Combing through the Graduate School archives reveals that Linton Hall may be home to more than you'd think. Happy Halloween!
Linton Hall is the oldest standing academic building on campus, and we're proud to call it home. We share suite 110 with the Graduate School Office of the Dean. The Graduate School and the College of Arts and Letters occupy the remainder of the building. In honor of Halloween, we'd like to share a piece from the Graduate School archives on the possible haunting of this beautiful building.
The following is an excerpt from the article "Long-time Linton Hall custodian bids farewell to friends...and friendly ghosts!" in the Spring 2000 issue of The Graduate Post newsletter, published by the Graduate School.
"Staff of the Graduate School and the College of Arts and Letters recently thanked Karon Wood and wished her well on her last day as head custodian of Linton Hall. The Graduate School moved into Linton Hall in 1995, but Karon has cared for the building for the past ten years...
"Karon said she will also miss some other occupants of the oldest academic building on campus, and she wasn't talking about the bats that hang out in Linton Hall's tower. "There are lots of ghosts," she said mater-of-factly. While she admists she has never actually seen the ghosts, she is sure they are keeping her company while working alone in the building late at night. "You know that feeling you get when someone's watching you?" Karon said she has felt them watch her and has heard them rustle past her. "I know they're here, but I know they're friendly," she said with a smile.
"Indeed, Linton Hall, built in 1881, is a good candidate for a haunted campus building. Only Cowles House (1857) is older. Linton Hall was originally built as a "library-museum" as documented by the limestone relief over its west doors. Its earliest inhabitant was the president [of] the State Agricultural College of Michigan, and on the first floor were a library and reading room. The scond floor originally housed an eclectic museum, lecture room, and a laboratory for the department of Zoology and Entomology. In 1969 the building was named in honor of alumnus and former Michigan State College Registrar Robert S. Linton.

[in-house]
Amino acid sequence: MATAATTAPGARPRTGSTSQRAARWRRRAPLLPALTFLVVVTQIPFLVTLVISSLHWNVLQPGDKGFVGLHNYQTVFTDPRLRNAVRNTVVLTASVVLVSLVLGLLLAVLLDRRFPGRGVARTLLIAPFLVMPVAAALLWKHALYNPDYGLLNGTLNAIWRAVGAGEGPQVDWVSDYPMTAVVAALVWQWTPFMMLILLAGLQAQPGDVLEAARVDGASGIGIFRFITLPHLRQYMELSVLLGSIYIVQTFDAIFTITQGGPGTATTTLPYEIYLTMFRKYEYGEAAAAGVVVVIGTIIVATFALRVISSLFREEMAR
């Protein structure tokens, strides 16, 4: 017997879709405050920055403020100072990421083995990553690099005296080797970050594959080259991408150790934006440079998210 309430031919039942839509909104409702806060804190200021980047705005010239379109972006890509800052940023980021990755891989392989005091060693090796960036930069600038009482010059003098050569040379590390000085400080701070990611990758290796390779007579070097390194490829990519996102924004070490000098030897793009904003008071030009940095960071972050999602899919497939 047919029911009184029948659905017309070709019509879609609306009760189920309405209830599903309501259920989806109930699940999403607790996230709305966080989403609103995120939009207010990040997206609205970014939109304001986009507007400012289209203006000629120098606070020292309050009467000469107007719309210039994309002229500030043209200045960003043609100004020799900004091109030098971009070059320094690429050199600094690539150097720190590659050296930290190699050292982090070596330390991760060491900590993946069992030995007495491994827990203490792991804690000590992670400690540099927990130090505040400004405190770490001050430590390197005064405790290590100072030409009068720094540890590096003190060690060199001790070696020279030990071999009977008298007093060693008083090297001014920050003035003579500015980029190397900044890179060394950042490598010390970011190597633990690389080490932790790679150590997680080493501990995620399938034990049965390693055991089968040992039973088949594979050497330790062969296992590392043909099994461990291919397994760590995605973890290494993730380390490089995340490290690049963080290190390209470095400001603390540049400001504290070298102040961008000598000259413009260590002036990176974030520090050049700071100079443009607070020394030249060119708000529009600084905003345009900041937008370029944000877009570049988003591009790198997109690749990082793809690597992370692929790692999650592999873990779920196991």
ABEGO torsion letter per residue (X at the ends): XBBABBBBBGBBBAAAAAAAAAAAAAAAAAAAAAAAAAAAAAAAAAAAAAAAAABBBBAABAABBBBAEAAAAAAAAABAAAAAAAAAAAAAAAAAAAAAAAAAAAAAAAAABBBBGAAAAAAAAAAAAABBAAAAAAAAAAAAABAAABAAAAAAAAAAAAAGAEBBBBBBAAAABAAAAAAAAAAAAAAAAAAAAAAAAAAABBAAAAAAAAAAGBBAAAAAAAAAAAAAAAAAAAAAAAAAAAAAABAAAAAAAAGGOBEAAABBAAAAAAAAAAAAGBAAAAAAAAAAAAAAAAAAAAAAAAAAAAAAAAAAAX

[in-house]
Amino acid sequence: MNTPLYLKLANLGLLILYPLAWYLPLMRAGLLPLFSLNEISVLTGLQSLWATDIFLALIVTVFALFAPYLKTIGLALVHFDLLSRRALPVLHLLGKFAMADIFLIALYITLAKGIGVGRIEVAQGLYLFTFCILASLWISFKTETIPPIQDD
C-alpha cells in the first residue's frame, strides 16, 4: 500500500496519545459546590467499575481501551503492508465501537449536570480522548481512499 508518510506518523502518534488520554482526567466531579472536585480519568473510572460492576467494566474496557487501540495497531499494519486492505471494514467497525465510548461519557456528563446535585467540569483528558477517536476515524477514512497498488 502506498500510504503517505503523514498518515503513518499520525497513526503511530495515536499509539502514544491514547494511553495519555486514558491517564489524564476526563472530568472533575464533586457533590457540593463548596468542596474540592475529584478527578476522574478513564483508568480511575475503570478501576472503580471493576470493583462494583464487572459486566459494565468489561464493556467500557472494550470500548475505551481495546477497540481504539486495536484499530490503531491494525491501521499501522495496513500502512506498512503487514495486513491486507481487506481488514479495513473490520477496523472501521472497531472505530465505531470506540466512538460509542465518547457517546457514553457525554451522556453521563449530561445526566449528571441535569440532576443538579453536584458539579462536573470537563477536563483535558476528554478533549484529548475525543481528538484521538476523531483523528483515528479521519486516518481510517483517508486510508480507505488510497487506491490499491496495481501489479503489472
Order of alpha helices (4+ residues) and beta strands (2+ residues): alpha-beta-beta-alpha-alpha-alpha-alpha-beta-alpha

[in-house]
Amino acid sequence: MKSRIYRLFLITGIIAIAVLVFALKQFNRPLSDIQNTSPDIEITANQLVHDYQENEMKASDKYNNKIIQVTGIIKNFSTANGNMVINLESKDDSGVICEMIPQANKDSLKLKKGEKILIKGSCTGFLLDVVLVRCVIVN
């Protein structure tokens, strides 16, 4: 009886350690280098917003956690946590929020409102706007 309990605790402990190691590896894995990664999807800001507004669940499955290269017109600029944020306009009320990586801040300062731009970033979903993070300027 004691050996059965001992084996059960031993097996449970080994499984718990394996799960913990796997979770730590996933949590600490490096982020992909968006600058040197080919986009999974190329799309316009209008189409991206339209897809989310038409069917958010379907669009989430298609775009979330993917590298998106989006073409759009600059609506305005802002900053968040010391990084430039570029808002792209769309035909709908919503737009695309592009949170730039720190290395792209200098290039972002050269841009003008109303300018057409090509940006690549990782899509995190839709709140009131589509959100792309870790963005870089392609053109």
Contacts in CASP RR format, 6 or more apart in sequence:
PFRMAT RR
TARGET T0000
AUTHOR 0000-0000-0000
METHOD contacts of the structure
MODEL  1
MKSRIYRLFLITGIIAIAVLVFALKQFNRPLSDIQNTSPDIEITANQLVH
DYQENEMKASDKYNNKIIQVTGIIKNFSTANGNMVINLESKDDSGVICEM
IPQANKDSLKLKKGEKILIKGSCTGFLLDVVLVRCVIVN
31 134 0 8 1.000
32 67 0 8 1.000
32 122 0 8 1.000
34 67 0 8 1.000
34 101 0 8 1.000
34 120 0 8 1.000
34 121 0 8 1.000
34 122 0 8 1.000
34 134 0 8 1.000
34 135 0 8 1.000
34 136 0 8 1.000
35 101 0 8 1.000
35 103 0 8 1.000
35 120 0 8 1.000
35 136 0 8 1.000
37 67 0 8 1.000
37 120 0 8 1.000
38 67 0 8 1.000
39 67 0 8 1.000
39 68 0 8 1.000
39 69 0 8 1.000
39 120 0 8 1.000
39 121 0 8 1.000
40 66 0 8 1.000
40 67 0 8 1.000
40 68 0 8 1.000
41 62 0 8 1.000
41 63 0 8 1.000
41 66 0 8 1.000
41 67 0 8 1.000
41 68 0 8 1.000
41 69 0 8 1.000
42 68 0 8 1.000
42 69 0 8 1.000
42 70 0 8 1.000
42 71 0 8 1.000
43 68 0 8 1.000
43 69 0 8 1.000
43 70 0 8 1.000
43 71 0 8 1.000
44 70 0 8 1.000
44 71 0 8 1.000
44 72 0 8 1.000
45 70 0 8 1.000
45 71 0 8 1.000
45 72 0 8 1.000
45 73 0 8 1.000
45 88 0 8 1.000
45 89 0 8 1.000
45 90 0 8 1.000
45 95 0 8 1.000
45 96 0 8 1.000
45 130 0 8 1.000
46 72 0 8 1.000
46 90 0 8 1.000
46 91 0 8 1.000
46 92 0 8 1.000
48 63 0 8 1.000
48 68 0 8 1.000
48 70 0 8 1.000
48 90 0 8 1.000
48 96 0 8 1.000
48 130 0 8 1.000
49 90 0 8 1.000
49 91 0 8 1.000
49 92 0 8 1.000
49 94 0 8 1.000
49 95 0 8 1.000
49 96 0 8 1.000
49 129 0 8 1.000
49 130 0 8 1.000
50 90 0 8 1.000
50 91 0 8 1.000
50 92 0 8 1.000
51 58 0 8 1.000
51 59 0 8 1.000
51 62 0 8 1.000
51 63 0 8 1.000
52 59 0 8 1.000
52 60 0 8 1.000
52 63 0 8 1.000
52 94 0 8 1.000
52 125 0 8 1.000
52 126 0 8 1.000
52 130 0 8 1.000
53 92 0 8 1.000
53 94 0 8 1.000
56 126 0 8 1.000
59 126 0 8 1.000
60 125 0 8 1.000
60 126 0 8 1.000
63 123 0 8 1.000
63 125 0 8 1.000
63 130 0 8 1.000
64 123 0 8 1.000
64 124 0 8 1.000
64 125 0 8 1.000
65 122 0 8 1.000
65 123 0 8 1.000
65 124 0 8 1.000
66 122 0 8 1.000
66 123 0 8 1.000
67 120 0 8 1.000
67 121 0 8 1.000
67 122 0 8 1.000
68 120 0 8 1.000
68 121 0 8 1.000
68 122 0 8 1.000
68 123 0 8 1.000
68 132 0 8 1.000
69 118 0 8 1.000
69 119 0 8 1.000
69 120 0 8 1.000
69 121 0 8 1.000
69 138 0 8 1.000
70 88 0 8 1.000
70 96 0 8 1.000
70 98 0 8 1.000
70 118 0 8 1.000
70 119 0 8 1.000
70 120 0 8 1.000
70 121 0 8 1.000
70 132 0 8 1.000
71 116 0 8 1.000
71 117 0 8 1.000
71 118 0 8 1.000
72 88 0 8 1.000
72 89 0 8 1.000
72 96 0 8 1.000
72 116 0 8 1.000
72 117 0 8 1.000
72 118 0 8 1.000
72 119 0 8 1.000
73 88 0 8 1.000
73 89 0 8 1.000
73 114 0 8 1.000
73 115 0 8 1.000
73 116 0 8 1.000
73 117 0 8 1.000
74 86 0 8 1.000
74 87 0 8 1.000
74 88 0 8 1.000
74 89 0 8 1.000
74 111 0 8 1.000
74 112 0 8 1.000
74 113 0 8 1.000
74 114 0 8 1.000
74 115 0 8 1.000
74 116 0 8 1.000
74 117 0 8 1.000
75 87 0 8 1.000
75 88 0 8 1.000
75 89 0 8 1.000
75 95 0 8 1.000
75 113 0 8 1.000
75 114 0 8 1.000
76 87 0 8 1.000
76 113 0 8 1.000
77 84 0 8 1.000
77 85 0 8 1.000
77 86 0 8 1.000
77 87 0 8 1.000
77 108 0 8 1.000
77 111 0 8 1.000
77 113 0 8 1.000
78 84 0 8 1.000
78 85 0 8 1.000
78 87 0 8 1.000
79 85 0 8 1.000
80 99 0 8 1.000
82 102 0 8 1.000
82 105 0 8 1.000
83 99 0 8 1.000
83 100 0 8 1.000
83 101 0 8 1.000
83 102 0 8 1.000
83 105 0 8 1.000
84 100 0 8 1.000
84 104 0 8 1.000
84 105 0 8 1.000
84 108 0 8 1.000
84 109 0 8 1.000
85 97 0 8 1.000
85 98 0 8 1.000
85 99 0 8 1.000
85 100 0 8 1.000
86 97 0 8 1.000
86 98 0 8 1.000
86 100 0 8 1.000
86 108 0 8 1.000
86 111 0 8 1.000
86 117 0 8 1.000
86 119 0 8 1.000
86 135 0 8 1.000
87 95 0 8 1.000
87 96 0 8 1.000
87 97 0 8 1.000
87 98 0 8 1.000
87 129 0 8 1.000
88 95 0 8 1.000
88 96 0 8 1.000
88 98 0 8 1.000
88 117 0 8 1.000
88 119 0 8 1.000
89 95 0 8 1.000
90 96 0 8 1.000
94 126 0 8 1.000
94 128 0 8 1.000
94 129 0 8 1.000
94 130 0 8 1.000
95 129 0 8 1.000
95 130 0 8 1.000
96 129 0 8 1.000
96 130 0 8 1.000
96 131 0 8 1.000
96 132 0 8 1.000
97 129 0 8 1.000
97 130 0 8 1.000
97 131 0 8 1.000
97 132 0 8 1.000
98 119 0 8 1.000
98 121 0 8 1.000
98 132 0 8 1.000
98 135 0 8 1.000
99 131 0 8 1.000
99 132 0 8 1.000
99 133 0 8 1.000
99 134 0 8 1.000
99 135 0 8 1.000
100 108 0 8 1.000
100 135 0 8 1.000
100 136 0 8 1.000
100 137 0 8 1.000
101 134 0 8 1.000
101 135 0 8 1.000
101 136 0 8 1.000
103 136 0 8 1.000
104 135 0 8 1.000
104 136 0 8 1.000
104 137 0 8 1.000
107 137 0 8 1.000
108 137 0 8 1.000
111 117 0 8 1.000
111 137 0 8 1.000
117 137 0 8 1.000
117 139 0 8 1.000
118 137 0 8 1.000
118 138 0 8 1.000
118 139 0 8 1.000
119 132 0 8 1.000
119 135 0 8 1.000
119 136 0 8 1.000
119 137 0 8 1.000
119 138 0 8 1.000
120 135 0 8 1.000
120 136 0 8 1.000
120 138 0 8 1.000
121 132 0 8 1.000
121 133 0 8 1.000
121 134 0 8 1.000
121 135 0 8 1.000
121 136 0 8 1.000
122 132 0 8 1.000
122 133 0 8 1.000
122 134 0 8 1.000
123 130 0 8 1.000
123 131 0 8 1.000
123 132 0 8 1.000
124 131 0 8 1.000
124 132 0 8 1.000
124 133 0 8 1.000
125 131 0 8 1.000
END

"Like the oak floors and cast-iron ceiling tiles buried beneath today's rugs and plaster, there are many layers of history in Linton Hall, and surely Karon is not the first to sesne the ghosts that lurk there, too."
We asked the staff of the Graduate School, and no one reported seeing or sensing anything unusual in recent times. One staff member said he'd heard weird noises, but he "could not validate that they had come from extra-human sources." The ghosts declined to comment.
Photos: (c) Michigan State University Archives and Historical Collections